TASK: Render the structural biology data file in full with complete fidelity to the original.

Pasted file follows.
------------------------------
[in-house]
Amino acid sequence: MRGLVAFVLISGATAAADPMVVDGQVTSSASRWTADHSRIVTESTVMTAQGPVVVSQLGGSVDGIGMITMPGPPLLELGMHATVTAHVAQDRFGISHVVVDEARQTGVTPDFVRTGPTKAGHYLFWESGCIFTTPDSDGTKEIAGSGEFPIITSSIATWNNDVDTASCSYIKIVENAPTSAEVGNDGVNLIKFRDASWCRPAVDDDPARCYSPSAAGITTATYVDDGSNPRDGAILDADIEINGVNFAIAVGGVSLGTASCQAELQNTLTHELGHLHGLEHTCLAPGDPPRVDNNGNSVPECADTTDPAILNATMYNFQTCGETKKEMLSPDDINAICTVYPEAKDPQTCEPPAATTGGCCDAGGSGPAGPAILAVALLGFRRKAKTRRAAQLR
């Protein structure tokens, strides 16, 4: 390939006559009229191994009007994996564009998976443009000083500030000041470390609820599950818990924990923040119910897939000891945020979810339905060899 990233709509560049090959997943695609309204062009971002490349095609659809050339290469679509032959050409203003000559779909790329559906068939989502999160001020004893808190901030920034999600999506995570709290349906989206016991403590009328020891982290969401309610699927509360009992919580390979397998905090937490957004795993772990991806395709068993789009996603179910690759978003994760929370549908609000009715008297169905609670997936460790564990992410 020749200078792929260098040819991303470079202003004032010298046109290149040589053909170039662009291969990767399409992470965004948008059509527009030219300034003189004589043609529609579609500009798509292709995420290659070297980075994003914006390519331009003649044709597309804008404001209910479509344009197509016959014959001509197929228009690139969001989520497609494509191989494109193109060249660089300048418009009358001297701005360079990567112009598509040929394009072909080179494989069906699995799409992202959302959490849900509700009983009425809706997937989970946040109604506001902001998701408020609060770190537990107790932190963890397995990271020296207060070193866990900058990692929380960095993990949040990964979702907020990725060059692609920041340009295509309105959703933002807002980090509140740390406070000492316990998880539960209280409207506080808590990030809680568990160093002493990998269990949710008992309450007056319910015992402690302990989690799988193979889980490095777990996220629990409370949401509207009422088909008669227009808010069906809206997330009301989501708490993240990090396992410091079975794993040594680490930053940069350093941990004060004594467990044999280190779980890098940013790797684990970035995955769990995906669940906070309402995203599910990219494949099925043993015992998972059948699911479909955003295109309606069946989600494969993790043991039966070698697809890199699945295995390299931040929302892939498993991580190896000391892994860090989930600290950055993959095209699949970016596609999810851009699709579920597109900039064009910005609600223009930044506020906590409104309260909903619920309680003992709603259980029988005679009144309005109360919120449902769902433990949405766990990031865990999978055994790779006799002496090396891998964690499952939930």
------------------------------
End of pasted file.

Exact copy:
[in-house]
Amino acid sequence: MRGLVAFVLISGATAAADPMVVDGQVTSSASRWTADHSRIVTESTVMTAQGPVVVSQLGGSVDGIGMITMPGPPLLELGMHATVTAHVAQDRFGISHVVVDEARQTGVTPDFVRTGPTKAGHYLFWESGCIFTTPDSDGTKEIAGSGEFPIITSSIATWNNDVDTASCSYIKIVENAPTSAEVGNDGVNLIKFRDASWCRPAVDDDPARCYSPSAAGITTATYVDDGSNPRDGAILDADIEINGVNFAIAVGGVSLGTASCQAELQNTLTHELGHLHGLEHTCLAPGDPPRVDNNGNSVPECADTTDPAILNATMYNFQTCGETKKEMLSPDDINAICTVYPEAKDPQTCEPPAATTGGCCDAGGSGPAGPAILAVALLGFRRKAKTRRAAQLR
């Protein structure tokens, strides 16, 4: 390939006559009229191994009007994996564009998976443009000083500030000041470390609820599950818990924990923040119910897939000891945020979810339905060899 990233709509560049090959997943695609309204062009971002490349095609659809050339290469679509032959050409203003000559779909790329559906068939989502999160001020004893808190901030920034999600999506995570709290349906989206016991403590009328020891982290969401309610699927509360009992919580390979397998905090937490957004795993772990991806395709068993789009996603179910690759978003994760929370549908609000009715008297169905609670997936460790564990992410 020749200078792929260098040819991303470079202003004032010298046109290149040589053909170039662009291969990767399409992470965004948008059509527009030219300034003189004589043609529609579609500009798509292709995420290659070297980075994003914006390519331009003649044709597309804008404001209910479509344009197509016959014959001509197929228009690139969001989520497609494509191989494109193109060249660089300048418009009358001297701005360079990567112009598509040929394009072909080179494989069906699995799409992202959302959490849900509700009983009425809706997937989970946040109604506001902001998701408020609060770190537990107790932190963890397995990271020296207060070193866990900058990692929380960095993990949040990964979702907020990725060059692609920041340009295509309105959703933002807002980090509140740390406070000492316990998880539960209280409207506080808590990030809680568990160093002493990998269990949710008992309450007056319910015992402690302990989690799988193979889980490095777990996220629990409370949401509207009422088909008669227009808010069906809206997330009301989501708490993240990090396992410091079975794993040594680490930053940069350093941990004060004594467990044999280190779980890098940013790797684990970035995955769990995906669940906070309402995203599910990219494949099925043993015992998972059948699911479909955003295109309606069946989600494969993790043991039966070698697809890199699945295995390299931040929302892939498993991580190896000391892994860090989930600290950055993959095209699949970016596609999810851009699709579920597109900039064009910005609600223009930044506020906590409104309260909903619920309680003992709603259980029988005679009144309005109360919120449902769902433990949405766990990031865990999978055994790779006799002496090396891998964690499952939930």